BURN COUNTRY (Samuel Goldwyn Films/Sony Pictures Home Entertainment): Writer/editor/director Ian Olds’ feature debut stars Dominic Rains (in an award-winning performance) as an Afghan journalist drawn into the seamy underbelly of the Northern California town where he has relocated. Melissa Leo, executive producer James Franco (in full grunge mode) and Thomas Jay Ryan also appear in this moody but often rambling melodrama, although Adam Newport-Berra’s cinematography is first-rate. **

CLANDESTINE (Candy Factory Films): This preachy, overlong (but award-winning)  melodrama pits hard-working cop Nick DeMatteo (an executive producer) and special agents Janine Laino (also an executive producer) and David LaRosa (also producer/director) against the burgeoning methamphetamine racket on Long Island’s North Shore. This emphasizes credibility over action, but the characters’ domestic travails take up far too much time. Kate A. McGrath (screenwriter), Chris Ryan (co-producer), Stephanie Klein (associate producer), and a bored-looking Tom Sizemore round out an unimpressive cast. *

DEATH BECOMES HER (Scream Factory/Shout! Factory): A collector’s-edition Blu-ray ($34.93 retail) of director Robert Zemeckis’  imaginative 1992 black comedy, starring Meryl Streep and Goldie Hawn as long-time rivals who once vied for Bruce Willis and now for immortality – which comes with a catch (and then some!). Not always a smooth ride, but the cast plays it with zest and the Oscar-winning visual effects cinch it. Special features include retrospective documentary, vintage featurette, original trailer and more. Rated PG-13. ***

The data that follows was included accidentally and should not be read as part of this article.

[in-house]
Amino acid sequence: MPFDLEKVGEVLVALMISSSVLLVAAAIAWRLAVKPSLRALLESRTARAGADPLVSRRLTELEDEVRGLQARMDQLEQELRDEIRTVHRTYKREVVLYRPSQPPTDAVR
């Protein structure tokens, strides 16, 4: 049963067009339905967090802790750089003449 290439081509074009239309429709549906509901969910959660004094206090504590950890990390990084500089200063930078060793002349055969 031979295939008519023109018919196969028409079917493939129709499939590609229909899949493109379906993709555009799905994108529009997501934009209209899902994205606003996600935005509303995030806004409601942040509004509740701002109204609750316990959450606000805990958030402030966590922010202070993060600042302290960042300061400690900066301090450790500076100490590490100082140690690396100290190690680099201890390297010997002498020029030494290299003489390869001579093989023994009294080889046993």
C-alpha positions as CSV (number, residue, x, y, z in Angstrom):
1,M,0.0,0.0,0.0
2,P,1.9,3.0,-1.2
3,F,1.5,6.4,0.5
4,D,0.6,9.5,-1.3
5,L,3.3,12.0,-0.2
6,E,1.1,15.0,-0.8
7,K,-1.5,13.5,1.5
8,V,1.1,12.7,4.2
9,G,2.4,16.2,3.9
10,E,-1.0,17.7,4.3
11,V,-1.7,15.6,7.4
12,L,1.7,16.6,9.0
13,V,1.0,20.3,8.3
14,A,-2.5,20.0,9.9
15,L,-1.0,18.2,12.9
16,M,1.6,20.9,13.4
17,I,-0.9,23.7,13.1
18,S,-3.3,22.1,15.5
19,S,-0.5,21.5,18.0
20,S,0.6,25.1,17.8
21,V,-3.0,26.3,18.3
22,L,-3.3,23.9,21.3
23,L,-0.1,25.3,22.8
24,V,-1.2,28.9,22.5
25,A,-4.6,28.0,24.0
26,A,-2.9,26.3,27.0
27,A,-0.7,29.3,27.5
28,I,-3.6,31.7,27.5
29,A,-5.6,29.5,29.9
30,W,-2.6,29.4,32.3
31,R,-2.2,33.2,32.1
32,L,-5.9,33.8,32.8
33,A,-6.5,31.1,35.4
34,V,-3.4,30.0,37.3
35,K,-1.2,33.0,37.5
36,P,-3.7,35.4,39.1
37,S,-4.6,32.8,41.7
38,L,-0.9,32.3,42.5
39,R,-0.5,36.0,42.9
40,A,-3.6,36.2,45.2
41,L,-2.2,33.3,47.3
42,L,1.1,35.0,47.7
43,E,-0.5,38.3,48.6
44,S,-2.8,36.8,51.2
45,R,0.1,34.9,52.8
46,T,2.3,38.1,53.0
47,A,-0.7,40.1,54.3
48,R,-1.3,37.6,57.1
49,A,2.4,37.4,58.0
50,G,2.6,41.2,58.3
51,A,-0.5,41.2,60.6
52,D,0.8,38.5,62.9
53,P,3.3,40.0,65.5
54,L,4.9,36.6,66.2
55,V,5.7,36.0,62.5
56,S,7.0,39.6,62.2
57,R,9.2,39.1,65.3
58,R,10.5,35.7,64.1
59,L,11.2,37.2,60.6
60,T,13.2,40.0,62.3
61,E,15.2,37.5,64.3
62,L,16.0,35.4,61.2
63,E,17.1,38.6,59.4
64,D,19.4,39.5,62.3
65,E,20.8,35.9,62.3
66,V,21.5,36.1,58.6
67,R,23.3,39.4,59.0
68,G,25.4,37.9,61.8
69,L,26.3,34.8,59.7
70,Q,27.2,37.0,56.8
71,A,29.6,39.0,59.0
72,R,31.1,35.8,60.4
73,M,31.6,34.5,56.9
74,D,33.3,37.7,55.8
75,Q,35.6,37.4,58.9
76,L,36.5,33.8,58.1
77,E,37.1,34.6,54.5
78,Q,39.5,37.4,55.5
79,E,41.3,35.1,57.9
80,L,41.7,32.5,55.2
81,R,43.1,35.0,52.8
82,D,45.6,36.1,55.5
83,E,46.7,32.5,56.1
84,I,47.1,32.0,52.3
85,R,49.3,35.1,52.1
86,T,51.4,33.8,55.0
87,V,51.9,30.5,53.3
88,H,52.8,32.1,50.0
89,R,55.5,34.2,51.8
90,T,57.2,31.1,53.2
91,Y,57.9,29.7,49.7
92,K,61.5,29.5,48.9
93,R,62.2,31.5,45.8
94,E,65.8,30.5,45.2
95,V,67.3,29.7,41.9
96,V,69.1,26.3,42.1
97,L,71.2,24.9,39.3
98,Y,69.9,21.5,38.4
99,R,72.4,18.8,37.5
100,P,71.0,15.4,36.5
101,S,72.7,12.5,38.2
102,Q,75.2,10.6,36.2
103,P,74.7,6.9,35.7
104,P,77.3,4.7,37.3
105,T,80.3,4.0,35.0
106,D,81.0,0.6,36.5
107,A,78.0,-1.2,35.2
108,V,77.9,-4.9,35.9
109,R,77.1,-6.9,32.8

EDGE OF MARLENE (Breaking Glass Pictures): Writer/producer/director Ana Valine’s award-winning feature debut, originally titled Sitting on the Edge of Marlene and adapted from Billie Livingston’s short story The Trouble With Marlene, stars Suzanne Clement in the title role, a hard-drinking con artist who pushes herself and her teen-aged daughter (Paloma Kwiatkowski) to the breaking point. Highly theatrical but well-acted (including by Callum Keith Rennie as a sometime-cohort of Clement’s), with a vivid denouement. **½

FIVE NIGHTS IN MAINE (FilmRise/MVD Entertainment Group): Writer/producer/director Maris Curran’s award-winning debut feature stars producer David Oyelowo (typically first-rate) as a grieving widower who reflects back on his marriage (to Hani Furstenberg) while coming to terms with her embittered, terminally ill mother (Dianne Wiest). Nicely observant and fast-paced, this was a hot ticket at last year’s RiverRun International Film Festival in Winston-Salem. ***

“FROM DUSK TILL DAWN: THE SERIES” – SEASON THREE (Entertainment One): DJ Controna and Zane Holtz are back as the sibling desperado duo Seth and Richie Gecko, on the lam and battling the undead, in all 10 episodes from the 2016 season of the El Rey network series, based on executive producer/creator (and sometimes director) Robert Rodriguez’ 1996 cult hit, available on DVD ($39.99 retail) and Blu-ray ($49.99 retail) – both with bonus features.